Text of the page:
- Read through all Grandparent Letters/Instructions carefully, paying special attention to the outline of the first letter and complete the checklist of activities. Discuss your ideas and thoughts and ask your grandchild to do the same about the key topic in your special letter. Do as many of the additional optional activities as you wish and feel free to include anything you think relates to the topic. Before mailing, listen to or read your letter to make sure you have made your points clearly.
- Step 6. Mail your special letter
- Address and mail the material directly to your grandchild.
- Step 7. Enjoy what your grandchild sends
- Be aware of your grandchild's reactions to the activities and be flexible in your future planning. Be patient. Correspondence may take longer to complete and send in than what you would hope. Contact the child's parents if the delay is more than 2 weeks to work on resolving unforeseen problems. If the child loses interest completely, don't become discouraged. Choose a different child and begin again.
- Step 8. Follow-up
- Let your grandchild's parents know what the course has meant to you. Record your feelings, thoughts, and reactions in your journal.
|These ten letters you have exchanged will have created a strong foundation for a continuing relationship with your grandchild. When this program is over, we hope you will take the initiative to continue strengthening the relationship. If you and your grandchild have enjoyed these letters, continue corresponding. Identify goals that are relevant and important to you and your grandchild. As your grandchild grows older, examine problems and concerns that he or she faces. Think back to your childhood to find some of these concerns. Create your own activities to convey your ideas to each other.
Here are some suggestions of others ways to keep in touch:
- Continue writing letters.
- Continue exchanging cassette tapes.
- Send postcards.
- Send inexpensive gifts.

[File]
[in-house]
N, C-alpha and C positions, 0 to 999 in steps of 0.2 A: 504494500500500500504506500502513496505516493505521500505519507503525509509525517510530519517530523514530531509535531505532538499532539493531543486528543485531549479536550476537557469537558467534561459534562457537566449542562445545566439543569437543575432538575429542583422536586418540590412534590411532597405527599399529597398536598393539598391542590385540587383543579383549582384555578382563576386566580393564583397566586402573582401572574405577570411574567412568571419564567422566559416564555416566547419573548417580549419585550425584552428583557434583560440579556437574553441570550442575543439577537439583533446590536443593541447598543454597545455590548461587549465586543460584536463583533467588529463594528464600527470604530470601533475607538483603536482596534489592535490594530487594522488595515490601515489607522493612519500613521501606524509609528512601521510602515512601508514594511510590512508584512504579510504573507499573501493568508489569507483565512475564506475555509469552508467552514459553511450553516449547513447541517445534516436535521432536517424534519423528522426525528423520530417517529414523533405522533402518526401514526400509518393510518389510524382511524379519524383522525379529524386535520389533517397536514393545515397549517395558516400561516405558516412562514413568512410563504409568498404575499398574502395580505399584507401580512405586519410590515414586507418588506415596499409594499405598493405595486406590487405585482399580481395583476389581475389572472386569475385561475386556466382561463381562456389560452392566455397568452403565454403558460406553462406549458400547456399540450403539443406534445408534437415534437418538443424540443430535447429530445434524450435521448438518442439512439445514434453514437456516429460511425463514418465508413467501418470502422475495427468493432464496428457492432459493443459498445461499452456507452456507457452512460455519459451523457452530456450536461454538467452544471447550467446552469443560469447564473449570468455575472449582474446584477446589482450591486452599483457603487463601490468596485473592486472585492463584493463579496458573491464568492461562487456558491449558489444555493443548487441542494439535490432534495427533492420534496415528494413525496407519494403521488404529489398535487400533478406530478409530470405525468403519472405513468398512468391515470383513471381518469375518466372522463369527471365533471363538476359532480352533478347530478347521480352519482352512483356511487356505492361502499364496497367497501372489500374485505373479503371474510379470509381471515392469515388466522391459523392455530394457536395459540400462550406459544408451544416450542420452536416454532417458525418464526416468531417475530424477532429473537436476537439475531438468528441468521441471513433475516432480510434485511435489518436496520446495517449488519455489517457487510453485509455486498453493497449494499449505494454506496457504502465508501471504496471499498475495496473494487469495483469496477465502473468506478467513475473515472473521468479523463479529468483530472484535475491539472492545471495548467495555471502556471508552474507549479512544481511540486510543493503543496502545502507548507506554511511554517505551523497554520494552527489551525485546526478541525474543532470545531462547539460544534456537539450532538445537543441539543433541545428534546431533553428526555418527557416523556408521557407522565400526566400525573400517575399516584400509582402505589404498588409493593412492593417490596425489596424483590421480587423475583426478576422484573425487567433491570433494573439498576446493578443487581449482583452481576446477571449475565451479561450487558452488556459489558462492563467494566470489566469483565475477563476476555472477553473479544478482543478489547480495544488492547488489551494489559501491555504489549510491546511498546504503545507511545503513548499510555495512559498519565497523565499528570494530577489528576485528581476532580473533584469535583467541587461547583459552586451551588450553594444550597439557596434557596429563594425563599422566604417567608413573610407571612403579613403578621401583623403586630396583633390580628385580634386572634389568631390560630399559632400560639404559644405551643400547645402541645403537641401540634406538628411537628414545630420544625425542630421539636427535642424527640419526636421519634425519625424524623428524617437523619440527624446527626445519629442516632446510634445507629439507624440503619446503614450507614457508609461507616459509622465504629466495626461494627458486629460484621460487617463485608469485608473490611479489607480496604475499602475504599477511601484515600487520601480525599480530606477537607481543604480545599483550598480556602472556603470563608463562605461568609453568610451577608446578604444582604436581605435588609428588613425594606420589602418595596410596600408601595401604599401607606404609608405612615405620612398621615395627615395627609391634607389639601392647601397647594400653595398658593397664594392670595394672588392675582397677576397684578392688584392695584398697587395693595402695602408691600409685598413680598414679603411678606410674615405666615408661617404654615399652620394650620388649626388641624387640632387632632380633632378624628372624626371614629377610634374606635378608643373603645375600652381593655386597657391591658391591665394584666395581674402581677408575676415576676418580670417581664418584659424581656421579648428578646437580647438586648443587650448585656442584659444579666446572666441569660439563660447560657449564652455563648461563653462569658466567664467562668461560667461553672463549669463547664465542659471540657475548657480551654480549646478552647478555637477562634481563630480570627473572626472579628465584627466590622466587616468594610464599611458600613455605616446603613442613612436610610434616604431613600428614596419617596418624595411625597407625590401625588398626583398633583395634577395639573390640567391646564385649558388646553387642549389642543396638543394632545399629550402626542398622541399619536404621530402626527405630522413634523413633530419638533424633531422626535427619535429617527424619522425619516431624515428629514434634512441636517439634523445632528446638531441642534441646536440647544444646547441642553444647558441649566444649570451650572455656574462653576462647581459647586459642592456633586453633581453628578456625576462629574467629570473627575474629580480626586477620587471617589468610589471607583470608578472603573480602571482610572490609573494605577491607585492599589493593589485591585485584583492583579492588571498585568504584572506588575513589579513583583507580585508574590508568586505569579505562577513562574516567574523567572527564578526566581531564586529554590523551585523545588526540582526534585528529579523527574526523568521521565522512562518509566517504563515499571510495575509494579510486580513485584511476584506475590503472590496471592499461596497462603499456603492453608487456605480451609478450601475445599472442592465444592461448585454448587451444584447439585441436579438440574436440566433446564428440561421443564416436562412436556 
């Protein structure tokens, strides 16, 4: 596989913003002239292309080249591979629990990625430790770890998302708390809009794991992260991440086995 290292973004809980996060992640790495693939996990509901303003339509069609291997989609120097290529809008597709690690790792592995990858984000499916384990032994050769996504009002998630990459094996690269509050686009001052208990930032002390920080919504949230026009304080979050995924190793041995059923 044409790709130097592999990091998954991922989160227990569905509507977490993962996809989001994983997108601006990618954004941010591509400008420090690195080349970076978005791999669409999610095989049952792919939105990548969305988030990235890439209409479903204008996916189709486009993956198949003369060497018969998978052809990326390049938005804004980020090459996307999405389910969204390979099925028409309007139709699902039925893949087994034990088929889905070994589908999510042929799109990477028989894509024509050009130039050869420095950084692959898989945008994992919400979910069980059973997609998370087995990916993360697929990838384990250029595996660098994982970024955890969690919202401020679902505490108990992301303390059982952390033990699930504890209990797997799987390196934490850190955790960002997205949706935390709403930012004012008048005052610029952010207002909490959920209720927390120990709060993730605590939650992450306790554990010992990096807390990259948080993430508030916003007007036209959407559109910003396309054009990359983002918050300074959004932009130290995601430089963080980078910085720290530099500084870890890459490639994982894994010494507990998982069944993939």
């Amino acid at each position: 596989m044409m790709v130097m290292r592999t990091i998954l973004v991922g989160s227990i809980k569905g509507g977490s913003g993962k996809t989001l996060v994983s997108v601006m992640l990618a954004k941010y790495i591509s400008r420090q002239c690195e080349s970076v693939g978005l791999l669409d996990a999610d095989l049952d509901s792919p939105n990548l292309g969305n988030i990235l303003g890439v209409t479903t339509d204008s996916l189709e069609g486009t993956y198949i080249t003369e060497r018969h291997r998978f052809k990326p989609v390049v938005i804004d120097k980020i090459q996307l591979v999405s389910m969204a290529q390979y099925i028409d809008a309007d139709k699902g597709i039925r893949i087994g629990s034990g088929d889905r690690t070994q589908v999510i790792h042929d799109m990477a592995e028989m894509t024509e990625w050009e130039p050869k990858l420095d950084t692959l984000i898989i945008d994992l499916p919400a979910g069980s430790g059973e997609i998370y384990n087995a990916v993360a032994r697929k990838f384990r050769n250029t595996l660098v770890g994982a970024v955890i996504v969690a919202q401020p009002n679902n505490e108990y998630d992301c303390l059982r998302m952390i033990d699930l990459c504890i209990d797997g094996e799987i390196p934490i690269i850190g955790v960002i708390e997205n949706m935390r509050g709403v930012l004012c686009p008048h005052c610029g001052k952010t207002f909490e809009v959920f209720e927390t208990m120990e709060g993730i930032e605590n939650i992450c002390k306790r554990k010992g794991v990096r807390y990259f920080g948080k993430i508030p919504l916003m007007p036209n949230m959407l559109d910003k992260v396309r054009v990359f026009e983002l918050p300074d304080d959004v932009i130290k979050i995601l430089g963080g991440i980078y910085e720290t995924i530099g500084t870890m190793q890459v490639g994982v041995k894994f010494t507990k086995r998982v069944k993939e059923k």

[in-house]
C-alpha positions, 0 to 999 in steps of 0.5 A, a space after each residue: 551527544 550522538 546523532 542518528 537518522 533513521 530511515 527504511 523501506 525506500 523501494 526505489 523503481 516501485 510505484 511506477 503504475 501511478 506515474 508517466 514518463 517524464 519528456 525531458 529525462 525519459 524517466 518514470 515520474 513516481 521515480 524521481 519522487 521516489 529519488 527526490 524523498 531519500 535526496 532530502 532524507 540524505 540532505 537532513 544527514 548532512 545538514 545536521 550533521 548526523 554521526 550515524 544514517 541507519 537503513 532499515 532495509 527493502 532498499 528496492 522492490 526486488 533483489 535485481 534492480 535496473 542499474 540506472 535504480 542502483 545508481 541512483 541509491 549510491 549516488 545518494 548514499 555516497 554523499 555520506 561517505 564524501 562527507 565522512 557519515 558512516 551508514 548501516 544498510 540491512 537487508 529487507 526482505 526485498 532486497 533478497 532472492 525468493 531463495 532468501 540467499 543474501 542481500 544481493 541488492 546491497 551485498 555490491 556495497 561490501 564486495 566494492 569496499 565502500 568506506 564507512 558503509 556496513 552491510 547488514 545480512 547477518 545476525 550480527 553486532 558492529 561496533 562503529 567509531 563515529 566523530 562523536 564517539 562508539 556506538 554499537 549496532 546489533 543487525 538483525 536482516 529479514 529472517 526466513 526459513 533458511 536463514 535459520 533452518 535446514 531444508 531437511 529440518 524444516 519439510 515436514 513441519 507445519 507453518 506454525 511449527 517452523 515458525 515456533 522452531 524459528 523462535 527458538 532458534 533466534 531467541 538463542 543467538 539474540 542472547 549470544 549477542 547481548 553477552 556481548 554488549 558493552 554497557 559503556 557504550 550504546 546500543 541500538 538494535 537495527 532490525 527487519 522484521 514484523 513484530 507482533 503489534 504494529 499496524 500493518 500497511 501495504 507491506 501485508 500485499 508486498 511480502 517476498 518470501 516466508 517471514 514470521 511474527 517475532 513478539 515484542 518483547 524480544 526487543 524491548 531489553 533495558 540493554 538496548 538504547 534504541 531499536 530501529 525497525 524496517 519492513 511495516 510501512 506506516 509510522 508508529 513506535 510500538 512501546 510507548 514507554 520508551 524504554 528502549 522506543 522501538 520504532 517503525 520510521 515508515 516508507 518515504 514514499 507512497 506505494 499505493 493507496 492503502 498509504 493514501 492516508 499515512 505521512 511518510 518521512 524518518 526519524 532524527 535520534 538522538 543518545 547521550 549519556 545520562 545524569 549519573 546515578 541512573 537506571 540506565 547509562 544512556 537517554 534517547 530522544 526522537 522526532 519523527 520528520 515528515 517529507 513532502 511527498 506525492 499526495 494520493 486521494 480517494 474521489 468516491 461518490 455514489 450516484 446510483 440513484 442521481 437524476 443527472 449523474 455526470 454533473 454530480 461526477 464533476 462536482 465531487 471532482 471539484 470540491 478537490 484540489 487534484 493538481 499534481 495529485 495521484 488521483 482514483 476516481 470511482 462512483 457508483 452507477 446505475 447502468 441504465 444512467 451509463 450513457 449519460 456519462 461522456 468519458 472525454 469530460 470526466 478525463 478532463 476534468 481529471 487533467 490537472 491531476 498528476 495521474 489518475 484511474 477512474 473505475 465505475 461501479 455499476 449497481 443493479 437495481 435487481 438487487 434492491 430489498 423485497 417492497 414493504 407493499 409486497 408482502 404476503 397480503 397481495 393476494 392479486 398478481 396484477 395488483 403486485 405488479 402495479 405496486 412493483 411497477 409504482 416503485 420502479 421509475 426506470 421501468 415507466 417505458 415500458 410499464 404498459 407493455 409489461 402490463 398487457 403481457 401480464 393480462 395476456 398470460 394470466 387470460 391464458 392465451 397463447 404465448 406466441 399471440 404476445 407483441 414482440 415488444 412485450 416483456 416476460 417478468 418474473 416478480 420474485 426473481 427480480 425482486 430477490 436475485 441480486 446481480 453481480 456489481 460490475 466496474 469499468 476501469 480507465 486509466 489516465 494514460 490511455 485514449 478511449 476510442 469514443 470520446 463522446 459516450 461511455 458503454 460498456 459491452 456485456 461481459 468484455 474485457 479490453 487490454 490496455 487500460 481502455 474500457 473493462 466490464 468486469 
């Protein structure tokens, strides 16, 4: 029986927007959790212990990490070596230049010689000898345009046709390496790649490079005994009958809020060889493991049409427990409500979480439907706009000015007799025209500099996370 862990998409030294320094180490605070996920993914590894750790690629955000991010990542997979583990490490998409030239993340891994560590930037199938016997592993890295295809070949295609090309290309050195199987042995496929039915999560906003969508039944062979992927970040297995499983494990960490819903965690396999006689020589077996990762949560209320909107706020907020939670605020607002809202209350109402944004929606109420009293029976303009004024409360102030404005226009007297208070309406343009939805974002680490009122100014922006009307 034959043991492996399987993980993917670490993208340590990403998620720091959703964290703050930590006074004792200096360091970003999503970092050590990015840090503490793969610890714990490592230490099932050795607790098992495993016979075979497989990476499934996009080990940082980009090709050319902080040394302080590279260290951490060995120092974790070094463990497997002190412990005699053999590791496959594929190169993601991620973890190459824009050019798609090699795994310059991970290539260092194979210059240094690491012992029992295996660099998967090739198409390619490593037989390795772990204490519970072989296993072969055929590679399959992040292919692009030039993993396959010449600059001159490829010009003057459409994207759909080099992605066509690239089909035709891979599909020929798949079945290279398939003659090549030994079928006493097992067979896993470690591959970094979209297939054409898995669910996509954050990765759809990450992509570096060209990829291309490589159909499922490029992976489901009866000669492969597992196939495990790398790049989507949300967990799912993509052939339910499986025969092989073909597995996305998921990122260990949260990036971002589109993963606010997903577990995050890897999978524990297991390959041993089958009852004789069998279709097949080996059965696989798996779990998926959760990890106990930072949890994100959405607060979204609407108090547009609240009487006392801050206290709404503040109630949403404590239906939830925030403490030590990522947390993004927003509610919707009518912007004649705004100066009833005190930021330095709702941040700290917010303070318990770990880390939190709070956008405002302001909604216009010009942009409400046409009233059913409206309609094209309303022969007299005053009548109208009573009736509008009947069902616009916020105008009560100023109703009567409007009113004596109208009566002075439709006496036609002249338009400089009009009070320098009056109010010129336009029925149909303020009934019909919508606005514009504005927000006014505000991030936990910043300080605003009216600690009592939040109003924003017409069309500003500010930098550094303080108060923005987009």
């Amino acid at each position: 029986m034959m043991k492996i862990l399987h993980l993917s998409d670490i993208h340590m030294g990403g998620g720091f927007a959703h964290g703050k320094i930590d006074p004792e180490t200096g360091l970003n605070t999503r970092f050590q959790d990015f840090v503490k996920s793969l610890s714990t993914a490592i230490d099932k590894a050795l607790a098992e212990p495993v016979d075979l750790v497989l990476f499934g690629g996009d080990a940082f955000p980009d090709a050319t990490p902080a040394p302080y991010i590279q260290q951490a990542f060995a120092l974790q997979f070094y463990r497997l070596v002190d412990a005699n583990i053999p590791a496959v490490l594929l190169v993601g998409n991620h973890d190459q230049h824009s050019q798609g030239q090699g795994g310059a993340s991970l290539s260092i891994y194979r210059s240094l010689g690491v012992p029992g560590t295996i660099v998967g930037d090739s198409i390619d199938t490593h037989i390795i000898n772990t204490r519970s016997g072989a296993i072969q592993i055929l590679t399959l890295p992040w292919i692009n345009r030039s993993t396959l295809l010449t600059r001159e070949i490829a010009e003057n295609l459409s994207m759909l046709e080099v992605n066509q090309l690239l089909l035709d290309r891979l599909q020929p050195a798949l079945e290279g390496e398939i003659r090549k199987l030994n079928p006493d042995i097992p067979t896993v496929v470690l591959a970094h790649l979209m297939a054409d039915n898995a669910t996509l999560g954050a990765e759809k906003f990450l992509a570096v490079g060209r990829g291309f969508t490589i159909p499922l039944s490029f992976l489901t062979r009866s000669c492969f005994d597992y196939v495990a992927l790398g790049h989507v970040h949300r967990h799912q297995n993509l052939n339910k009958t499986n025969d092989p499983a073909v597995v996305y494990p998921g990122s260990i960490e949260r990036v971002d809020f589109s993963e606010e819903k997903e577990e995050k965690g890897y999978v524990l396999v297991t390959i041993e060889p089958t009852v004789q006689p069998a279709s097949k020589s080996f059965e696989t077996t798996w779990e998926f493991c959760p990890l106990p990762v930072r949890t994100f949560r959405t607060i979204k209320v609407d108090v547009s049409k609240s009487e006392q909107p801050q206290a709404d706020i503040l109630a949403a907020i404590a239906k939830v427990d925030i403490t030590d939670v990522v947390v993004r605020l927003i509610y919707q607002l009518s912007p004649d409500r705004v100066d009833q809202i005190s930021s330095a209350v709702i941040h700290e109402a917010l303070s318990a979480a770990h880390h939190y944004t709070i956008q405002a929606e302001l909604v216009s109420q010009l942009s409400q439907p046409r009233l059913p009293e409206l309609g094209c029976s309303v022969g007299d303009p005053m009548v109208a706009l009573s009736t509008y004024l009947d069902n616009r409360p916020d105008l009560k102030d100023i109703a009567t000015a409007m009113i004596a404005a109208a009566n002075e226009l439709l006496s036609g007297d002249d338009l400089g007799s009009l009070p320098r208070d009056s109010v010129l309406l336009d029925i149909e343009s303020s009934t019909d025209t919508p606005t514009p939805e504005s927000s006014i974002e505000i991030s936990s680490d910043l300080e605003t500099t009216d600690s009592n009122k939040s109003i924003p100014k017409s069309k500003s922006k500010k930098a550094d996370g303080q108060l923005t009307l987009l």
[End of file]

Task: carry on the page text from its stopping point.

- Prepare a grandparent newspaper.
- Make phone calls.
- Plan a visit.
- Send the parent other things to store and give to the child after when he or she becomes an adult.
We are interested in hearing from you about GRANDLETTERS. What kinds of successes and problems did you have? Were the benefits worth your investment of time and effort? How did your grandchild react? Send your comments to:
Charles A. Smith, Ph.D.
Extension Specialist, Human Development
R304 Justin Hall Kansas State University
Manhattan, KS 66506
May your words reach out to defeat time and distance to enrich the life of a special young person.
|Comments to Parents|
|Your support and involvement will contribute to the success of Grandletters. Read these instructions carefully and explain the program to your child. If he or she agrees to participate, let the grandparent know immediately. Make space and materials available to the child to respond to the grandparent's letters. Keep the Grandchild Letters/Instructions in a safe place and show them to the grandchild as needed. Remember, the grandparent sends his or her letter #1 then the grandchild sends he or her letter #1. When the grandparent receives this letter then he or she sends letter #2 and so on. If you child's interest waivers, encourage, but don't force them to participate.|